Yang et al v. Wyoming, City of et al

Filing 56

OPINION ; signed by Judge Robert Holmes Bell (Judge Robert Holmes Bell, kcb)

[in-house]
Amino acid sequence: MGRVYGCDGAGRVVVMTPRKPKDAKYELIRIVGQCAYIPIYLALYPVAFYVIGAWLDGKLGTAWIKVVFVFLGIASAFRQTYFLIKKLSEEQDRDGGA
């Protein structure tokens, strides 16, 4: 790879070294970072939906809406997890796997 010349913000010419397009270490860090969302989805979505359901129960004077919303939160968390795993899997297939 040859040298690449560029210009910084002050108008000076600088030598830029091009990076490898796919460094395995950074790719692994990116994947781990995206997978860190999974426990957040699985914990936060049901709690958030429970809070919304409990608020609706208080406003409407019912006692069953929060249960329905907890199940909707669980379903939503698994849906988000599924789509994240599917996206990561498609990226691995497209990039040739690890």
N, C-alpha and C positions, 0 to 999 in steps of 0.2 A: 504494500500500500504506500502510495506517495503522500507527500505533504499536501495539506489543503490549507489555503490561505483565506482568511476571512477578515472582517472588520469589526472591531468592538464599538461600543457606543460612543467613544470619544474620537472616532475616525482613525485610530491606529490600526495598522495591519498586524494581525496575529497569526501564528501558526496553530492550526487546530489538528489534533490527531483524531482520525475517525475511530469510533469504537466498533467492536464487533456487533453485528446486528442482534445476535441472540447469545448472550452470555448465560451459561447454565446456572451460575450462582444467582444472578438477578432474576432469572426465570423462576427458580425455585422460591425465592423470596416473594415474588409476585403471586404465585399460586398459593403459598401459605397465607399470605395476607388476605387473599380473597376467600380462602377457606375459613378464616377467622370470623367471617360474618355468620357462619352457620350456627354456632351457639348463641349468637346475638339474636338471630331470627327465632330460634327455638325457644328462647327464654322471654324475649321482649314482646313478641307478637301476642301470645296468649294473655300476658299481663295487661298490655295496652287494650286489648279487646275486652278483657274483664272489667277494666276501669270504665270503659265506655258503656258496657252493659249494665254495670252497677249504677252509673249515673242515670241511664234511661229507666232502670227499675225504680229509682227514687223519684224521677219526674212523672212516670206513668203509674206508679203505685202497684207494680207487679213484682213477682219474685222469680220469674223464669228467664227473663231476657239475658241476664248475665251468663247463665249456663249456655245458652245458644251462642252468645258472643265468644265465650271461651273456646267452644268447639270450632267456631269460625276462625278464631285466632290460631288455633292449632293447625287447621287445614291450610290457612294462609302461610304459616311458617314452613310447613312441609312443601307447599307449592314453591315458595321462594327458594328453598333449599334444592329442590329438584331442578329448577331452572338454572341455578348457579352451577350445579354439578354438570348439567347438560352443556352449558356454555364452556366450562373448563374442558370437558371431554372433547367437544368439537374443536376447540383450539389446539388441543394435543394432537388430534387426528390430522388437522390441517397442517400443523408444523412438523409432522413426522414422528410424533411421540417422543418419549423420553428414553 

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UNITED STATES DISTRICT COURT FOR THE WESTERN DISTRICT OF MICHIGAN SOUTHERN DIVISION MING KUO YANG and JULIE YANG, husband and wife, Plaintiffs, File No. 1:13-CV-616 v. HON. ROBERT HOLMES BELL CITY OF WYOMING, MICHIGAN, a municipal corporation, Defendant. / OPINION In this action Plaintiffs allege that the City of Wyoming violated their procedural due process rights by failing to give them proper notice before demolishing their commercial building. This matter is before the Court on the parties’ cross-motions for summary judgment. (ECF Nos. 46, 47.) For the reasons that follow, the Court will grant Defendant’s motion, deny Plaintiffs’ cross-motion, and enter judgment for Defendant. I. Plaintiffs Min Kuo “James” Yang and his wife Julie Yang have been the owners of property located at 2675 28th St. S.W. in Wyoming, Michigan (the “Property”) since 1989. The Property had a commercial building on it that housed a restaurant called Abacus. Plaintiffs listed the Property for sale with a realtor in late 2010. (Pls. Ex. 1, M. Yang Aff. ¶ 9.)1 In February 2011 Abacus closed for business. (Id..) Plaintiffs remained the owners of record. ( Id.) The county property records reflect that the Plaintiffs are the owners of the Property, and that their home address is 6483 Brookhills Ct. S.E., Grand Rapids, MI. (Pls. Ex. 4, ECF No. 48.) After Abacus closed for business, Defendant City of Wyoming (the “City”) has been sending the Property’s tax, energy, and sewer and water bills to the Plaintiffs’ home address. (Answ. ¶ 19, ECF No. 8; M. Yang Aff. ¶ 3.) On October 5, 2011, a city inspector visited the Property and noted a number of ordinance violations, including roof damage, chipped or peeling paint, a boarded vent, damaged rear siding, rotted facia, a pothole in the driveway, and three abandoned vehicles. The inspector characterized the Property as “abandoned,” posted an abandoned structure (“AS”) card on the building, and filed a complaint with the City for condemnation. (Pls. Ex. 12.) On October 6, 2011, the City mailed a Notice of Abandoned Structure to “Joseph Gordon” at the Property’s address, 2675 28th St. S.W., Wyoming, MI. (Pls. Ex. 5.) The Property continued to be inspected on a monthly basis. (Def. Ex. 1, Pls. Ex. 12, Enforcement Log.) On July 12, 2012, the inspector determined that the structure on the Property was a Dangerous Building under the Code and posted a “Notice of Condemnation,” also known as a repair/demolish notice, on the building. (Enforcement Log.) On July 20, 2012, the City sent a Notice of Posting and a Notice and Order to Repair or Demolish 1 Unless otherwise noted, Plaintiffs’ exhibits are located at ECF No. 48, and Defendant’s exhibits are located at ECF No. 46. 2 (“Demolition Notice”) to Joseph Gordon at the Property address by certified mail. (Pls. Exs. 7, 8, 9; Bell Dep. 57, Pls. Ex. 10.) The Post Office returned the Notice of Posting and the Demolition Notice as “unable to forward” and “vacant.” (Pls. Ex. 11.) In September 2012, the City discovered that the notices had been incorrectly mailed to the wrong person and address. On September 11, 2012, the City sent the Demolition Notice and the Notice of Posting to the Plaintiffs’ residence at 6480 Brookhills Ct. by certified mail, return receipt requested. (Pls. Ex. 14.) The Post Office returned the September 11 Demolition Notice to the City as “unclaimed.” (Pls. Ex. 18; Bell Dep. 97, Def. Ex. 8.) On October 18, 2012, the City mailed a notice of a November 1, 2012, hearing (“Hearing Notice”) before the City Housing Board of Appeals regarding 2675 28th St. S.W. to Plaintiffs at their home address by regular mail. (Pls. Exs. 18, 19.) The letter provided that “The purpose is to hear all interested parties . . . regarding the City’s Notice to Repair or Demolish the structure(s).” (Pls. Ex. 19.) The letter further provided that Plaintiffs had a right to attend the meeting, to present evidence, and to have an attorney present. The notice of hearing was also posted on the Property and published in the City newspaper. (DeLange Dep. 22, ECF No. 50-2.) The City sent a courtesy copy of the October 18, 2012, Hearing Notice to Bill Tyson, NAI West Michigan, the realtor whose For Sale sign was on the property. (Pls. Ex. 19; Def. Ex. 2, DeLange Dep. 22-23.) The Post Office did not return the October 18, 2012, letter addressed to Plaintiffs or the letter addressed to the realtor. (Bell 3 Dep. 98, Def. Ex. 8 .) At the hearing on November 1, 2012, James DeLange, the Chief Building Inspector, informed the Housing Board of Appeals that the certified letter sent to the owners with the Demolition Notice had not been claimed. (Housing Bd. Mins., Pls. Ex. 20.) He advised that the building had been vacant over a year, was in disrepair, and had been posted with a Repair or Demolish order since October 2011. He also advised that the taxes were being paid. The Board of Appeals approved the demolition of the structure. On November 7, 2012, the City sent a letter to Plaintiffs at their home address stating that the Board of Housing Appeals had affirmed the City’s notice and order to demolish the building (“Post-Hearing Notice”).2 (Pls. Ex. 21.) The Post Office did not return this letter to the City. Following the November 1 hearing, the City obtained bids for demolition of the building and awarded the contract to the low bidder, Pitsch Wrecking, in the amount of $15,000. (Def. Ex. 7; Pls. Ex. 22.) On November 14, 2012, the City posted the demolition order at the front entry way on the Property. (Pls. Ex. 12.) The structure and parking lot were demolished in January 2013. The City Code provides that all costs of demolition, plus 50%, shall be assessed against the property. (City Code § 10-179, PM 106.6, Pls. Ex. 31, ECF No. 53.) On January 31, 2013, 2 The letter provided: “At their regular meeting held on November 1, 2012, the Wyoming Board of Housing Appeals affirmed the City’s Notice and Order to demolish the building at the above referenced properties.” (Pls. Ex. 21.) The letter advised Plaintiffs of their right to file an appeal to the Kent County Circuit Court within 30 days. It also advised that the demolition would be awarded to the lowest bidder who would remove the structure at their earliest convenience. 4 the City mailed a demolition bill to the Plaintiff’s residence address in the amount of $22,500, with notice that the City would add an additional 1% for every month that the charge is not paid. (Answ. ¶ 37, ECF No. 8.) Chief Building Inspector DeLange received a call after the demolition from someone who identified himself as Mr. Yang and claimed to be the owner of the Property. In the course of the conversation that person stated “I remember getting the mail that said something about fixing up the building, but I ignored it.” (DeLange Dep. 55, Def. Ex. 3, ECF No. 51; DeLange Aff., Def. Ex. 4, ECF No. 51.) Plaintiffs have filed sworn statements indicating that before the City demolished the building they were “not aware that the City of Wyoming had ordered the repair or demolition of the building on the property, that the City of Wyoming was going to hold or had held a hearing on whether to demolish the building, that the City was planning to demolish the building if [they] did not repair it, or what repairs had to be made to avoid demolition.” (M. Yang Aff. ¶ 14,; J. Yang Aff. ¶ 7, Pls. Ex. 2.) Plaintiffs do not dispute the fact that the September 11, 2012, Demolition Notice and the October 18, 2012, notice of hearing were sent to the proper address nor do they claim that they were not living at that address. Plaintiffs filed this action for damages against the City3 for failing to give proper notice before demolishing their commercial building. Plaintiffs allege that Defendant demolished 3 All claims against James DeLange were dismissed on stipulation of the parties. (ECF No. 36.) 5 their commercial building in violation of their due-process rights and the City’s ordinance. This matter is before the Court on the parties’ cross-motions for summary judgment. The City contends that it is entitled to summary judgment because it made every effort reasonably calculated to give Plaintiffs notice and opportunity to be heard prior to the demolition of the building and because Plaintiffs cannot prove that they have suffered any damages as a result of the demolition. Plaintiffs contend that they are entitled to summary judgment because the City violated their procedural due process rights and because there is no issue of fact as to the amount of compensatory damages they are entitled to. II. Under Rule 56(a) of the Federal Rules of Civil Procedure, summary judgment is proper if there is no genuine issue as to any material fact and the moving party is entitled to judgment as a matter of law. In evaluating a motion for summary judgment the Court must look beyond the pleadings and assess the proof to determine whether there is a genuine need for trial. Matsushita Elec. Indus. Co. v. Zenith Radio Corp., 475 U.S. 574, 587 (1986). If the moving party carries its burden of showing there is an absence of evidence to support a claim then the nonmoving party must demonstrate by affidavits, depositions, answers to interrogatories, and admissions on file, that there is a genuine issue of material fact for trial. Celotex Corp. v. Catrett, 477 U.S. 317, 324-25 (1986). The mere existence of a scintilla of evidence in support of the nonmoving party’s position is not sufficient to create a genuine issue of material fact. Anderson v. Liberty Lobby, Inc., 477 U.S. 242, 252 (1986). The proper inquiry is “whether 6 the evidence presents a sufficient disagreement to require submission to a jury or whether it is so one-sided that one party must prevail as a matter of law.” Id. at 251-52. III. In Count 1 of their Complaint, Plaintiffs allege that the City violated their civil rights by depriving them of property interests without due process of law. Plaintiffs seek monetary damages and an injunction against the City from charging Plaintiffs for any costs, fees, interest, or penalties related to the unconstitutional demolition of the Property. The Due Process Clause of the Fourteenth Amendment prohibits states from depriving any person of property without “due process of law.” U.S. Const. amend. XIV. “[D]ue process in any proceeding which is to be accorded finality is notice reasonably calculated, under all the circumstances, to apprise interested parties of the pendency of the action and afford them an opportunity to present their objections.” Mullane v. Cent. Hanover Bank & Trust Co., 339 U.S. 306, 314 (1950). “Due process does not require that a property owner receive actual notice before the government may take his property.” Jones v. Flowers, 547 U.S. 220, 226 (2006) (citing Dusenbery v. United States, 534 U.S. 161, 170 (2002)). The “‘notice required will vary with circumstances and conditions.’” Id. at 227 (quoting Walker v. City of Hutchinson, 352 U.S. 112, 115 (1956)). However, “[t]he means employed must be such as one desirous of actually informing the absentee might reasonably adopt to accomplish it.” Mullane, 339 U.S. at 315. “[A]ssessing the adequacy of a particular form of notice requires balancing the interest of the State against the individual interest sought to be 7 protected by the Fourteenth Amendment.” Flowers, 547 U.S. at 229. Plaintiffs contend that this case is governed by Flowers, and that under Flowers, the notice provided was constitutionally deficient as a matter of law. In Flowers, Jones owned a house on North Bryan Street, but did not live there. The state sent a certified letter to Jones at the North Bryan Street address, advising that there was a tax delinquency and that the property would be subject to a public sale in two years if it was not redeemed. The post office returned the letter marked “unclaimed.” Two years later, the State published a notice of public sale. No bids were submitted, so the State negotiated a private sale of the property. The State mailed another certified letter to Jones at the North Bryan Street address advising that the house would be sold if he did not pay his taxes. This second letter was also returned marked “unclaimed.” The State sold the house to Flowers. Jones did not learn about the sale until after the redemption period had passed. Jones filed suit, claiming a violation of his right to procedural due process. The Supreme Court held that “when mailed notice of a tax sale is returned unclaimed, the State must take additional reasonable steps to attempt to provide notice to the property owner before selling his property, if it is practicable to do so.” Id. at 225. Plaintiffs contend that when the certified mailing of the Demolition Notice was returned “unclaimed,” the City knew that Plaintiffs were no better off than if the City had never mailed the Demolition Notice at all. See Flowers, 547 U.S. at 221. Plaintiffs contend if the City truly desired to put the Plaintiffs on actual notice of the demolition, it would have 8 taken the most obvious and least burdensome step available to it: “resend the notice by regular mail, so that a signature was not required.” Id. at 234. Plaintiffs contend that because the City did nothing to ensure notice after the Demolition Notice was returned unclaimed, the notice was constitutionally insufficient under Flowers. Although the facts of this case bear some similarity to the facts in Flowers, there are critical differences that persuade this Court that Flowers does not end the due process inquiry in this case. Flowers addressed the adequacy of notice prior to the State “extinguishing a property owner’s interest in a home.” 547 U.S. at 229. In Flowers the unclaimed certified mail was the only effort to provide notice before the State extinguished Jones’s interest in the property by selling it at the private sale. In contrast to the facts in Flowers, the City in this case did not extinguish Plaintiffs’ interest in the building immediately after the failed attempt to give notice. The unclaimed Demolition Notice was not the only notice sent to Plaintiffs before their building was demolished. The City also sent Plaintiffs a Hearing Notice. Plaintiffs contend that although the Hearing Notice was reasonably calculated to reach them, it was not reasonably calculated to notify them of the impending loss of their property. Plaintiffs contend that the Hearing Notice was not sufficient to inform them of the proposed demolition of their property or to give them a meaningful opportunity to prepare for the hearing because it did not advise what would be demolished, why it would be demolished, where the demolition would take place, or how the demolition could be avoided. Contrary to Plaintiffs’ assertions, the Hearing Notice did give them significant 9 information regarding the impending loss of their property. It advised that the hearing was about the City’s “Notice to Repair or Demolish” the “structure(s)” on their property at “2675 28th St. S.W.,” and that Plaintiffs would have an opportunity at the hearing to present evidence through counsel. (Pls. Exs. 18, 19.) Although the Hearing Notice did not explain why the building would be demolished or how the demolition could be avoided, the information provided would have put a reasonable person on notice that the City was contemplating some action, potentially including demolition, with respect to the building. Even if the Hearing Notice was not sufficient in and of itself to explain what violations had been observed or how the demolition could be avoided, it was at least sufficient to put Plaintiffs on inquiry notice that the City was about to make some decision concerning their vacant building. More specific information about the Demolition Notice could have been obtained through a phone call to the City, a visit to the City offices, or a visit to the Property which had been posted with the Demolition Notice since July 12, 2012. (Enforcement Log.) Although the Supreme Court rejected the State’s inquiry notice argument in Flowers, it did not suggest that inquiry notice is never an appropriate consideration in determining the adequacy of notice. The Court merely held in Flowers that “the common knowledge that property may become subject to government taking when taxes are not paid does not excuse the government from complying with its constitutional obligation of notice before taking private property.” 547 U.S. at 232. In this case, inquiry notice does not merely rest on “common knowledge” that a vacant building might result in some action by the City, or on 10 the general duty of a property owner to be aware of the condition of his property and any postings on it. In this case, inquiry notice is based on a notice of hearing sent directly to Plaintiffs that specifically advised that some action based on a “Notice to Repair or Demolish” was being considered with respect to the structure on their Property. The Hearing Notice was also sent to the realtor whose sign was posted on Plaintiffs’ Property. Sending the notice of hearing to the realtor was not a “mere gesture.” Together with the other actions taken by the City, it is an action that one desirous of actually informing Plaintiffs might reasonably adopt to accomplish such notice. The City could reasonably assume that the realtor, as Plaintiffs’ real estate agent, owed a duty to Plaintiffs to keep abreast of the status of the Property and to communicate with Plaintiffs regarding postings on the Property and notices of hearings regarding the Property. Plaintiffs also contend that the Hearing Notice was not sufficient to satisfy Flowers because it was sent before the unclaimed Notice to Repair or Demolish was returned to the City. The Court is not convinced that Flowers requires a particular sequence of actions, so long as the actions, as a whole, are “reasonably calculated, under all the circumstances,” to give notice and an opportunity to be heard. In this case, the Court is satisfied that taken together, the unclaimed Demolition Notice, the Hearing Notice to Plaintiffs and their realtor, and the posting of the Property, were reasonably calculated to give notice and an opportunity to be heard. Finally, the Court notes that after the decision to demolish the building was affirmed 11 at the November 1 hearing, and before the building was demolished, the City sent Plaintiffs a letter at their home address explicitly advising them that the City’s Notice and Order to Demolish the building at 2675 28th St. S.W. had been affirmed, that Plaintiffs had a right to appeal, and that the City would be awarding the demolition to the lowest bidder who would remove the structure. (Pls. Ex. 21.) Plaintiffs do not dispute that this letter was sufficient to put them on notice of the City’s intent to demolish the building. However, they contend that a letter informing them of the City’s decision after a hearing that they never participated in due to lack of adequate notice does not afford them the process they are due. Plaintiffs contend that the Post-Hearing Notice did not cure the City’s due process error because at that point the City’s decision to demolish had become final. Although the evidentiary hearing had already been held and the decision to demolish had been made, the building had not yet been demolished. The November 7 letter provided Plaintiffs with notice of the proposed demolition and an opportunity to appeal before their rights were finally extinguished by the demolition of the building. Because the City sent this letter sufficiently in advance of the actual demolition, Plaintiffs had an opportunity not only to file an appeal, but to request a stay pending appeal, to request a reconsideration of the decision, or to request injunctive relief pending an opportunity to be heard. While there is no question that re-sending the Demolition Notice by regular first class mail would have satisfied the City’s constitutional notice obligations, its failure to do so, under the totality of the 12 circumstances of this case, do not amount to a deprivation of due process. The City gave Plaintiffs reasonable notice and an opportunity to be heard before it demolished their building. Accordingly, Defendant is entitled to judgment on Count 1 of Plaintiffs’ complaint. IV. In Count 2 of their Complaint, Plaintiffs allege violation of a City ordinance. Plaintiffs allege that the City failed to send proper notice to Plaintiffs’ home address by first-class mail as required by the Ordinance. (Compl. ¶¶ 54, 55.) The City Ordinance provides that when a building is declared to be dangerous, written notice of such declaration and the required repairs or demolition of the building shall be given to the owner. (Ord. § 10-179, PM 110.2.) The Ordinance specifies the information that must be included in the notice.4 The Ordinance also addresses what it means to give notice of 4 Section 110.2 of the Property Maintenance Code provides: Whenever the code official has declared a building as dangerous, he shall give a written notice of such declaration and the required repairs or demolition of the building to the owner of the building. Such notice shall include the following: (a) A description or address for the real estate. (b) A statement of the violations, referring to the sections of this article or any other section of the city code. (c) A statement obligating the owner to bring the building into complete compliance with this code and all other applicable sections of the city code, or to demolish and remove the building. (d) A reasonable time limit for the completion of the repair or demolition, not to exceed 90 days. (e) A statement requiring the owner to state his intentions as to the repair or demolition order within ten days. The owner shall so state his intentions in (continued...) 13 demolition.5 Notice may be served by sending the notice by first-class mail. The Demolition Notice in this case was sent by first-class mail to the Plaintiffs with the added service of 4 (...continued) writing to the city within such ten-day period. Failure to respond shall be considered a negative response which may result in the city implementing accelerated compliance measures. (City Code § 10-179, PM 110.2, Pls. Ex. 31, ECF No. 53.) 5 Section 1-25 of the Ordinance provides for notice as follows: Notice regarding sidewalk repairs, sewer or water connections, dangerous structures, abating nuisances or any other act, the expense of which if performed by the city may be assessed against the premises under the provisions of this Code, shall be served: (1) By delivering the notice to the owner personally or by leaving the notice at his residence, office or place of business with some person of suitable age and discretion. (2) By telephone. (3) By mailing the notice by first class mail to such owner at his last known address. (4) If the owner is unknown, by posting the notice in some conspicuous place on the premises at least five days before the act or action concerning which the notice is given is to take place. No person shall interfere with, obstruct, mutilate, conceal or tear down any official notice or placard posted by any city officer, unless permission is given by the officer. (5) In the case of grass and noxious weeds, notice shall be given by advertising three times during the month of April in a newspaper with city circulation and designated by the city council as the official, legal advertising media for the city. (Ord. § 1-25, Pls. Ex. 31, ECF No. 53.) 14 certified mail.6 There is nothing in the Ordinance to suggest that combining first-class mail with the added certified mail service does not satisfy the Ordinance’s requirement that notice be sent by first-class mail. Because Plaintiffs have not come forward with evidence to create an issue of fact as to the sufficiency of the notice under the terms of the Ordinance, Defendant is entitled to judgment on Count 2 of Plaintiffs’ complaint. For the reasons stated herein, Defendant’s motion for summary judgment will be granted, Plaintiffs’ cross-motion for summary judgment will be denied, and judgment will be entered in favor of Defendant. An order and judgment consistent with this opinion will be entered. Dated: June 26, 2014 /s/ Robert Holmes Bell ROBERT HOLMES BELL UNITED STATES DISTRICT JUDGE 6 According to the United States Postal Service, certified mail is an extra service option that may be combined with first class or priority mail. www.usps.com. 15